Much like the United States, most other developed countries have drunken-driving laws. Some of these countries have stricter laws than the United States. France, where the legal drinking age is 16 yet the driving age is 18, used to have some of the highest road fatalities in Europe, often connected to drunk driving, according to The Washington Post. Since lowering its legal blood-alcohol level for drivers and increasing penalties against violators, this statistic has dropped significantly.
Having alcohol in your blood has shown to affect your driving, and the higher the blood-alcohol level, the more impaired your driving may be. The legal limit in France as of December 1995 is 0.5 grams per liter. This is equivalent to a 150-pound person consuming two glasses of wine in one hour.
In France, the police are required to conduct a blood-alcohol test at the scene of almost all accidents. Both blood and breath tests are accepted.
Violating this law carries a fine of approximately 135 euros and six points on the driver’s license if she is a resident of France. If a driver is involved in an accident while driving with a blood-alcohol level over the legal limit, the fine could be raised 30,000 euros.
If the blood-alcohol level of the driver is greater than 0.8 grams per litre, the driver may face greater penalties. The French law allows a suspension of the driver’s license and a sentence of between eight months and one year in jail. If a drunken driver commits vehicular manslaughter, the penalty could be a fine of 150,000 euros and up to 10 years in jail.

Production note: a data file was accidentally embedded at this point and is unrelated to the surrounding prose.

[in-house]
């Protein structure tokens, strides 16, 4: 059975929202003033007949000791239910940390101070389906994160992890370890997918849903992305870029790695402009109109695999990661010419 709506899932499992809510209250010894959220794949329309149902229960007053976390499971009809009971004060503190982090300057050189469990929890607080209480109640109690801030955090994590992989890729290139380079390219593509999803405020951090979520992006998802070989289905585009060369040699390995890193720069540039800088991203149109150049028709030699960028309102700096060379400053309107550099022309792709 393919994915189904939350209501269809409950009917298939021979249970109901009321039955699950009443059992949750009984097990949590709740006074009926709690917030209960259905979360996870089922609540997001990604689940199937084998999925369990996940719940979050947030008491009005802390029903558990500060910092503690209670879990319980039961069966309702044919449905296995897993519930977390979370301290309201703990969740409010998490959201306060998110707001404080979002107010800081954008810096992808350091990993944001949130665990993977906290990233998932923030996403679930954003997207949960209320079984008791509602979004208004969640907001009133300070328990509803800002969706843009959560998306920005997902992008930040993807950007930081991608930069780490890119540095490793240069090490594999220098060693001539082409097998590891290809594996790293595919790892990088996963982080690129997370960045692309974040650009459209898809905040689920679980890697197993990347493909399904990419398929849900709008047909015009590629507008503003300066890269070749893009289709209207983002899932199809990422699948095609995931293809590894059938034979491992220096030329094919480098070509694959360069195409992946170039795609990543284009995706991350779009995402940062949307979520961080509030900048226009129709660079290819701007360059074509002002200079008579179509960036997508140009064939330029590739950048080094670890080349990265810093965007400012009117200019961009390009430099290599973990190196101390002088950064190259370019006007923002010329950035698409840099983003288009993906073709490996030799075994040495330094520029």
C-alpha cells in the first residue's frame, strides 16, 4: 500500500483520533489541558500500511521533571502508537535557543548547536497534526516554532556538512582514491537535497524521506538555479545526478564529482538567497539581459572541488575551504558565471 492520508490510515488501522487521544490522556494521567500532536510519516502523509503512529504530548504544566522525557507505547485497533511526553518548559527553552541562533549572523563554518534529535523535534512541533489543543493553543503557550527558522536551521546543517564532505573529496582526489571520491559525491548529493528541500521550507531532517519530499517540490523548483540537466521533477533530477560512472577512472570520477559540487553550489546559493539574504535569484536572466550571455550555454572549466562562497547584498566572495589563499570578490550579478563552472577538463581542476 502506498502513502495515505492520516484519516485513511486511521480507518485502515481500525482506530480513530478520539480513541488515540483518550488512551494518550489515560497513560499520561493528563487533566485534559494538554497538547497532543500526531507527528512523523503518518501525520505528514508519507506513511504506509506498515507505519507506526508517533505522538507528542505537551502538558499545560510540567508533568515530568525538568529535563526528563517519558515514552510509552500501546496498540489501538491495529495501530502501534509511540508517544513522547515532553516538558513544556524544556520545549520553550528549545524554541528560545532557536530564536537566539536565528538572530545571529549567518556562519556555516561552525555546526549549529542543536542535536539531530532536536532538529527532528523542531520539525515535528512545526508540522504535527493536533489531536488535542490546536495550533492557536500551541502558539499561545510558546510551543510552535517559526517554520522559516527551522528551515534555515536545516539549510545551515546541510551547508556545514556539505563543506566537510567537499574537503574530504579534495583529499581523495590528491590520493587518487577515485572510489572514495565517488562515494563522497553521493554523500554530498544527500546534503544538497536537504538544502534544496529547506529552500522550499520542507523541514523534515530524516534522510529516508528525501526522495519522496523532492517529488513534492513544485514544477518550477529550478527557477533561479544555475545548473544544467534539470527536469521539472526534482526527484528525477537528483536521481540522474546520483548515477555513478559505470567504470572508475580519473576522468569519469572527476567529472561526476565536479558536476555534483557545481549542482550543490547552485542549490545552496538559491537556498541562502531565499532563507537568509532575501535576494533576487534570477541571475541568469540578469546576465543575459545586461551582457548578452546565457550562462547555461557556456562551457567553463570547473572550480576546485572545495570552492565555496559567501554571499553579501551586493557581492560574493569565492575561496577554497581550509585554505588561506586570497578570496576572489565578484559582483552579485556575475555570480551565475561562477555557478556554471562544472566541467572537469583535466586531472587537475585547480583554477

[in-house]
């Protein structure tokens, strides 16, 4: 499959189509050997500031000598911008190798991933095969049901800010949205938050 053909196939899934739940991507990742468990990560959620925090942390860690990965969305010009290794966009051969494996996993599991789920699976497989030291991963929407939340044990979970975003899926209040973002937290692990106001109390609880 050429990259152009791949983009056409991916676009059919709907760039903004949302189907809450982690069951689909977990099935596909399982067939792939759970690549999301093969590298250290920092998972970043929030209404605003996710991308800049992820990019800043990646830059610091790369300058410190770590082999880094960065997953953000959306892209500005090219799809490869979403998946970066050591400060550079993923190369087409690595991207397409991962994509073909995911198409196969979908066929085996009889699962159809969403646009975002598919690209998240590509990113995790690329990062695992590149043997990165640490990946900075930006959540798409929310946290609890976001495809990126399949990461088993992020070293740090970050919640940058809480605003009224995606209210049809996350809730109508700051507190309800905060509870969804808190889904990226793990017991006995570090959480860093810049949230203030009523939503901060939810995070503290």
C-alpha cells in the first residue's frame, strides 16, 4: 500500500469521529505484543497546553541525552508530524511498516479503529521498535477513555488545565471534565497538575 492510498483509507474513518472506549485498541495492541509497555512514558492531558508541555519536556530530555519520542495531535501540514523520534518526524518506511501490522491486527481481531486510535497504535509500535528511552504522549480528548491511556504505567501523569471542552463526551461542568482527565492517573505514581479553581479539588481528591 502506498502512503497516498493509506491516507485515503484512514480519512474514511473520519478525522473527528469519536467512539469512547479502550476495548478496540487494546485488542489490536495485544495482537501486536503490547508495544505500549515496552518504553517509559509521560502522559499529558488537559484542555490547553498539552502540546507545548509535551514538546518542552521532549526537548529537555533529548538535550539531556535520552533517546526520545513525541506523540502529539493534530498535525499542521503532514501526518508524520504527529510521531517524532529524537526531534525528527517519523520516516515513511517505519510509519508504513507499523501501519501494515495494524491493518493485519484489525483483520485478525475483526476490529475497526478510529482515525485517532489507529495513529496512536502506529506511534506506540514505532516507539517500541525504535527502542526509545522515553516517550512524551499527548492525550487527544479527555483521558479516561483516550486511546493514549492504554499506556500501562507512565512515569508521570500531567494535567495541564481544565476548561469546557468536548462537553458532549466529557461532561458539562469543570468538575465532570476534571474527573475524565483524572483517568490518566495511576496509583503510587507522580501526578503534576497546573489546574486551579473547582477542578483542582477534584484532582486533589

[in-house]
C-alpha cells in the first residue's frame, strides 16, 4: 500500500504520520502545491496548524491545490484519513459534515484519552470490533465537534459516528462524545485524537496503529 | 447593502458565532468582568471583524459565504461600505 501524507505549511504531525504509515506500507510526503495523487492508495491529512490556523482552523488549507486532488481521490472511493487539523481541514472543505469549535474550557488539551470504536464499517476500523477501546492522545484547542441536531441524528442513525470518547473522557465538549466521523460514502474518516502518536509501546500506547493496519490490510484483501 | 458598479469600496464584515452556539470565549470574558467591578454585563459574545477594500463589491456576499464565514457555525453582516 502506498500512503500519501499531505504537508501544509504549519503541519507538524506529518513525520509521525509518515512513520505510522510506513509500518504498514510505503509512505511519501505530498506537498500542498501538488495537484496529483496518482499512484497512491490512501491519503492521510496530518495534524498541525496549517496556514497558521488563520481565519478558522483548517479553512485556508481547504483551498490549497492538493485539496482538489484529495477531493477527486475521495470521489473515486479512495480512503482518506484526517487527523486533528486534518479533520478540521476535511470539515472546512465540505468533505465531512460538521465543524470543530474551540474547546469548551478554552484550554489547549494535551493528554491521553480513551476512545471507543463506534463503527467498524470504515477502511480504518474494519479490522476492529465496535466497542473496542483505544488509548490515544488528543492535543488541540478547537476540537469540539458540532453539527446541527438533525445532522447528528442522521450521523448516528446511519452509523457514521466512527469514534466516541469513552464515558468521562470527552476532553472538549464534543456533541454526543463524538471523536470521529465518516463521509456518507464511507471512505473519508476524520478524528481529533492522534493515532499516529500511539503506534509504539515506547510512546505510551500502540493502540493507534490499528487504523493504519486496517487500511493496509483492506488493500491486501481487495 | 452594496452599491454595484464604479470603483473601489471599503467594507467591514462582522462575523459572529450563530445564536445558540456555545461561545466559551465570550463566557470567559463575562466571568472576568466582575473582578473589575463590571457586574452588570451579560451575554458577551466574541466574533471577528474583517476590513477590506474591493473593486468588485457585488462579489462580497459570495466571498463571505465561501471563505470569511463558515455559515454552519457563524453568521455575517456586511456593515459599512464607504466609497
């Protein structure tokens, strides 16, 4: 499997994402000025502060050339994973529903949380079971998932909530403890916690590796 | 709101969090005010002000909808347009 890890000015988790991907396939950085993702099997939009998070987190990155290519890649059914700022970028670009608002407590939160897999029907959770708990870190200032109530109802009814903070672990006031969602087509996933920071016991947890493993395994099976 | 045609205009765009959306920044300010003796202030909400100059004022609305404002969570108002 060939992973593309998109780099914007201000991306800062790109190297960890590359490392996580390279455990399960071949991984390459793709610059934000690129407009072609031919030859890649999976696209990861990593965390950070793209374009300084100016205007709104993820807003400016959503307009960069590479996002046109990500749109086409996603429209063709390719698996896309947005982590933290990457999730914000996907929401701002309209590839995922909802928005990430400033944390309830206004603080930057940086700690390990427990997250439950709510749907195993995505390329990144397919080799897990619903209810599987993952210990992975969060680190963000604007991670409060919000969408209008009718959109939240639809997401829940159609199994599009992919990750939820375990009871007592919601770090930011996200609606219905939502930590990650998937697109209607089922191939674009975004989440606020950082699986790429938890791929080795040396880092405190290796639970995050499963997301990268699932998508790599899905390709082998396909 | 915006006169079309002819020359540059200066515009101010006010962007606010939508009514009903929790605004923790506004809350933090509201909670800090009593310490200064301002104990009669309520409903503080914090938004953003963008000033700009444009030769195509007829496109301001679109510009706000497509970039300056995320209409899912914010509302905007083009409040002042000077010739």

The legal blood-alcohol level for driving in France is significantly lower than in the United States, where the average legal blood-alcohol level is 0.08, and many other European countries. The United Kingdom is one of the few countries that has stricter drunken-driving laws. Since France lowered the legal blood-alcohol level, fatal crashes have been reduced by 4 percent as of 2010.
Unlike most of the United States, France does not require an individual who has been arrested for drunken driving to complete a rehabilitation program. Instead, the French government often requires the individual to undergo a medical examination before re-granting his license. If the medical examination deems that the individual is not fit to drive, the driver is placed on probation for one year.
Much like the United States, France uses random checkpoints to conduct sobriety checks. France utilizes random breath testing extensively across its roads. According to statistics provided by the National Highway Traffic Safety Administration, 13 percent of all individuals passing through French random checkpoints tested positive for having an illegal blood-alcohol level. At traffic violations, 6 percent of all violators had illegally high blood-alcohol levels, and at accidents 1 percent of all drivers were driving with an illegal blood-alcohol level.